Tuesday, June 18, 2019

Two tickets to Chicago

    Ritual is protective. Doing the same thing, the same way, all the time, might be timid. And it might be dull. But you cut a groove of experience, the walls of which prop you up as you hurtle forward. 
     Depart from that groove, well, you're free to roam, sure. But also free to careen into trouble.   
    When riding the Metra, the conductor appears at the front of the car and cries, "Tickets please!" 
     I pull out my iPhone, assuming it isn't already in my hand, tap on the Ventra app, summon a new ticket up, and wait.
     And wait.
     Not long. A minute or so, as the conductor works his way toward me, my eyes upon him 
     That's how I do it. But it's also time wasted. Why not, I thought pop into another app, and fidget with that while waiting? I had something I wanted to explore, the app associated with my new Bose headphones—birthday gift from the wife. Then I would return to the ticket at the proper moment.
    I considered pulling out a paper ticket—kept in the wallet in case of phone freeze and other related emergencies. But no need. I've got this.
    The conductor approached. The Bose app had shunted me to iTunes which would not let me go. I mashed at the phone, impotently, and by the time I got to the ticket the conductor was looming above me. I mashed another button, showed him the ticket. 
    As he left, I realized I had somehow, in my panic, purchased two tickets.
    $6.40 down the drain.
     There is an inverse between the minuteness of a woe and its reverberantion. The county might be run by a crook, but that is not my doing. This was. I explained what happened to my wife, who was nonplussed.
    "Forget it," my wife said. "Price of a cup of coffee."
    Not any coffee that I'd buy.
    My next thought was to head to the conductor. But the aisles and entryway were filled with commuters—the trains have been shorter lately. I'd have to push past them. The conductor would be busy.
    To my credit, I forgot all about it the moment I left the train station. I had planned to phone Metra—I can't be the first goofus to waste an electronic ticket. What was the procedure, the protocol? But I didn't call Metra. There was a column to write, a friend to meet for lunch. We sat at a table by the river on a perfect June day.
     Then to Union Station where, slipping onto the train, it came back to me. My Gaffe. I took a seat at the very back of the car, by where the conductor usually set up shop. He was a man perhaps 20 years my junior, all business, like most Metra conducror.. I explained The Situation to him.
    "No worries, happy to help out," he said, explaining that he would waive the ticket on the way home. "We always try to do what we can."
     A few minutes later he came through the car, collecting tickets. And though we had an agreement, and I had used my two tickets that day, as he came toward me, it felt odd, almost illicit. I didn't like not handing over a ticket to be punched I remembered traveling in with the engineer once, in the cab, for a column. The conductor came up to the engine to collect not only my ticket, but the Metra PR guy. Even conductors have to show tickets.
     But I endured. Later, talking about it with another conductor, he pointed out that conductors tended to know the people who rode their trains. Even if not by name, they knew who was there frequently and who was not. You show your ticket dutifully for almost 20 years, taking pains to make sure you are ready so as not to inconvenience or delay the conductor, well, it buys you some goodwill on the day you screw up.


Monday, June 17, 2019

On traffic lights, beehive and vaccinations


     Think about traffic lights.
     They hang at intersections in every city and town, endlessly cycling through green to yellow to red, then back to green again, telling drivers when to stop and go.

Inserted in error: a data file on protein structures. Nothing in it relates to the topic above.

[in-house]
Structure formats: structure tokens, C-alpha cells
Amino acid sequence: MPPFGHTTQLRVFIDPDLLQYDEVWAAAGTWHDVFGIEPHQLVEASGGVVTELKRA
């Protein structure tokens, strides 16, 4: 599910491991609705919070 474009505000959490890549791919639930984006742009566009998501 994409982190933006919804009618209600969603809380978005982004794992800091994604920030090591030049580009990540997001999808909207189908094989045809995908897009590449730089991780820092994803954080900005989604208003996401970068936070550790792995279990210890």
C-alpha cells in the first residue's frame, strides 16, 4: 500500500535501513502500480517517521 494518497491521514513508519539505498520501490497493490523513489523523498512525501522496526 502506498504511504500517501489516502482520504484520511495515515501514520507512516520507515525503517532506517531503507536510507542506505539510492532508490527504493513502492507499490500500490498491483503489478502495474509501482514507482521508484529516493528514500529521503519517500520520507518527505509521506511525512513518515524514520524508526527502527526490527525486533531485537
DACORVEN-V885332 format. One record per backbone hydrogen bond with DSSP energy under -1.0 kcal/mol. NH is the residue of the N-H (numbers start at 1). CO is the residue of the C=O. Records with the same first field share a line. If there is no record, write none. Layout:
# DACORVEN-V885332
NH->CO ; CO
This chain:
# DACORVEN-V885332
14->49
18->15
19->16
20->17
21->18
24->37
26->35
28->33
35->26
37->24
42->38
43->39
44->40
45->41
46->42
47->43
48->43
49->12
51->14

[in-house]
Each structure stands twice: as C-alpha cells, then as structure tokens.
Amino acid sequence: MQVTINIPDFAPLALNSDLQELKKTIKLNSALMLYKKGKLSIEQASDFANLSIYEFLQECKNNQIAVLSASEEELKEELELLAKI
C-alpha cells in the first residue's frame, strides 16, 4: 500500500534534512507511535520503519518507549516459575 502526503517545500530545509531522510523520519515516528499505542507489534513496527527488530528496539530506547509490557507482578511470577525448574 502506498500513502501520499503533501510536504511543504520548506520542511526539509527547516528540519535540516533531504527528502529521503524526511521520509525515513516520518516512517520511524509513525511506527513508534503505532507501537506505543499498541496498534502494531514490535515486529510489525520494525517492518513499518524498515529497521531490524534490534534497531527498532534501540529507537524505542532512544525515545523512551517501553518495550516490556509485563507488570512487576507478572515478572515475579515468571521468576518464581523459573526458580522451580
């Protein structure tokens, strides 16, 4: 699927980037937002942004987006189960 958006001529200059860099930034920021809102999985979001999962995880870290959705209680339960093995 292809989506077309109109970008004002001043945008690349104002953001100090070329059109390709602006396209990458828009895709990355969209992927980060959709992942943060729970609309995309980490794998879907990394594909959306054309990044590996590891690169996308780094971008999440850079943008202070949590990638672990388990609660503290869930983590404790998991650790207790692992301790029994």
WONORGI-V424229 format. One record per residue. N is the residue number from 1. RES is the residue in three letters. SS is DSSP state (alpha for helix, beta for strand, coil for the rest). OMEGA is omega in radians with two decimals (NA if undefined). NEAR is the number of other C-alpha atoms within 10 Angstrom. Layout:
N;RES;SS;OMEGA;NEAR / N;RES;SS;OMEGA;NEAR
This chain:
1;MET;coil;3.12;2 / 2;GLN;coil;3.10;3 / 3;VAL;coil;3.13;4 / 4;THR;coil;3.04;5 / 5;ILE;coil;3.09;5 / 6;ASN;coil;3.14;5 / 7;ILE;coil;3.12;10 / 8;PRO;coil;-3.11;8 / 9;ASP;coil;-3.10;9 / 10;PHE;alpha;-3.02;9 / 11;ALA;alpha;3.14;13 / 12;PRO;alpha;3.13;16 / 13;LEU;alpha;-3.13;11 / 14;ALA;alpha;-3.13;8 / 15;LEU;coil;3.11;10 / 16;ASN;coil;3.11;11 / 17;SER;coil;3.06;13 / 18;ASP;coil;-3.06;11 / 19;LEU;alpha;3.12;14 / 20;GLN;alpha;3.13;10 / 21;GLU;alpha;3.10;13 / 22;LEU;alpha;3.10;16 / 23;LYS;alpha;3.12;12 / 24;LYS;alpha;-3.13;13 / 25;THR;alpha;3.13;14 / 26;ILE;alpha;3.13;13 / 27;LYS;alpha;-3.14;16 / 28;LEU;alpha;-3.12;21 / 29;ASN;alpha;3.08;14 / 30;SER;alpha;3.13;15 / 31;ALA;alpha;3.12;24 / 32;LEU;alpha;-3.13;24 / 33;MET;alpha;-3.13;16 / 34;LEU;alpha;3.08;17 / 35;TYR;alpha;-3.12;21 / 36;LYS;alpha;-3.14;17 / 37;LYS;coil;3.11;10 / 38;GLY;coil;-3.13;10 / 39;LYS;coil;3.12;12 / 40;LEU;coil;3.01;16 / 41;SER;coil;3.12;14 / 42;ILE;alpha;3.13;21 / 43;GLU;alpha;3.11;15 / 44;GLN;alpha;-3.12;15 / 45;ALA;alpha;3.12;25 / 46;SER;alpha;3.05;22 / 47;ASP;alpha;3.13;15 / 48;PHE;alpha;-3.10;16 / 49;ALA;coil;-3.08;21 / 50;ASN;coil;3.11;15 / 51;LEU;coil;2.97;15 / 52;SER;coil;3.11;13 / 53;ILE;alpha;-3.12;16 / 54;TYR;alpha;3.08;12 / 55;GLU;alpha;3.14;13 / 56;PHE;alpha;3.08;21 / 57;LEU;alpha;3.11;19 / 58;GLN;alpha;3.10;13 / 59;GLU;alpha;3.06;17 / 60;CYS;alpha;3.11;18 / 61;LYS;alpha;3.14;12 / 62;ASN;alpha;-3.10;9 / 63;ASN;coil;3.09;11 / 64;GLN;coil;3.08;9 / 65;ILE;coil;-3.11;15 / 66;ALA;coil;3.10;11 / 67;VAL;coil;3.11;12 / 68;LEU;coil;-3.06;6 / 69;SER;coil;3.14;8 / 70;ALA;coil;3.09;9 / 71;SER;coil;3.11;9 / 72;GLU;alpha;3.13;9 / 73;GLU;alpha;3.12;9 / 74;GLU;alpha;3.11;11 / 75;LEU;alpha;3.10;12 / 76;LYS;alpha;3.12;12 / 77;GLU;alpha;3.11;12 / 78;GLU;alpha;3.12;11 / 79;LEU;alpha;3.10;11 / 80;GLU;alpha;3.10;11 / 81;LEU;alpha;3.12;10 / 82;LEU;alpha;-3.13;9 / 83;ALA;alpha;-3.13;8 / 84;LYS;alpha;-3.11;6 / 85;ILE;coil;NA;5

Silent sentinels, automatically observed and unquestioningly obeyed. Like idols really.
     Like gods.
     Let’s say this situation genuinely offends my understanding of my faith, which commands “Thou shalt have no other gods before Me,” and warns against the worship of false idols. Let’s further say that I take to setting up a ladder at stoplights in the middle of the night and painting the lenses black.
     God, in His infinite wisdom, will direct traffic safely through the intersections.
     How will society react to this sincere expression of my religious faith? Will it respect me? Or will it throw me in jail?
     Jail, and rightly so. Because my ability to practice a particular personal belief stops when it harms other people and tears down social order.
     The above, metaphorically, is the exact situation regarding vaccines — well, maybe not the painting-over part. So let’s say I drive heedlessly through red lights, aghast at the imposition society would inflict upon my personal freedom. 

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Sunday, June 16, 2019

Put the moss in context: A visit to Clever Rabbit

     My younger son turns 22 today. So Friday night we took him out for a birthday dinner. His girlfriend is a vegan so he selected a restaurant with a deep vegetable menu, Clever Rabbit on Division Street in Wicker Park.
     Not purely vegetarian, but "veggie-focused," which should have been a tip-off. I always say that vegetarian restaurants must be excellent, that mediocrity is a luxury they can't afford, because otherwise nobody would go there. With meat on the menu, indifference has a foot in the door. 
     But we're getting ahead of ourselves. The place has a pleasant, severe aesthetic, and I admired a wall of moss by the host's station.
     "Is it alive?" I asked our waitress.
     "It's still alive, but not living," she replied. 
      That isn't a contradiction to someone who just turned 59.
     "I know the feeling," I said. 
      After we ordered, I excused myself and went over to take a photo, first asking permission of the host, a young man in his mid-20s.
      "May I take a photo of the moss?" I said.
      "Everybody does," he sighed. 
       Oh. There is a certain small shame in doing what everybody does, but I took the picture anyway, already feeling conspicuous. Then I compounded the error.  I liked the close-up detail, but felt the moss should really be placed in context.
     "Do you mind if I include you in the photo?" I said. He said he didn't, but something about his manner, which I took as an embarrassment, a frost, made me feel he really did mind, but was indulging a crank.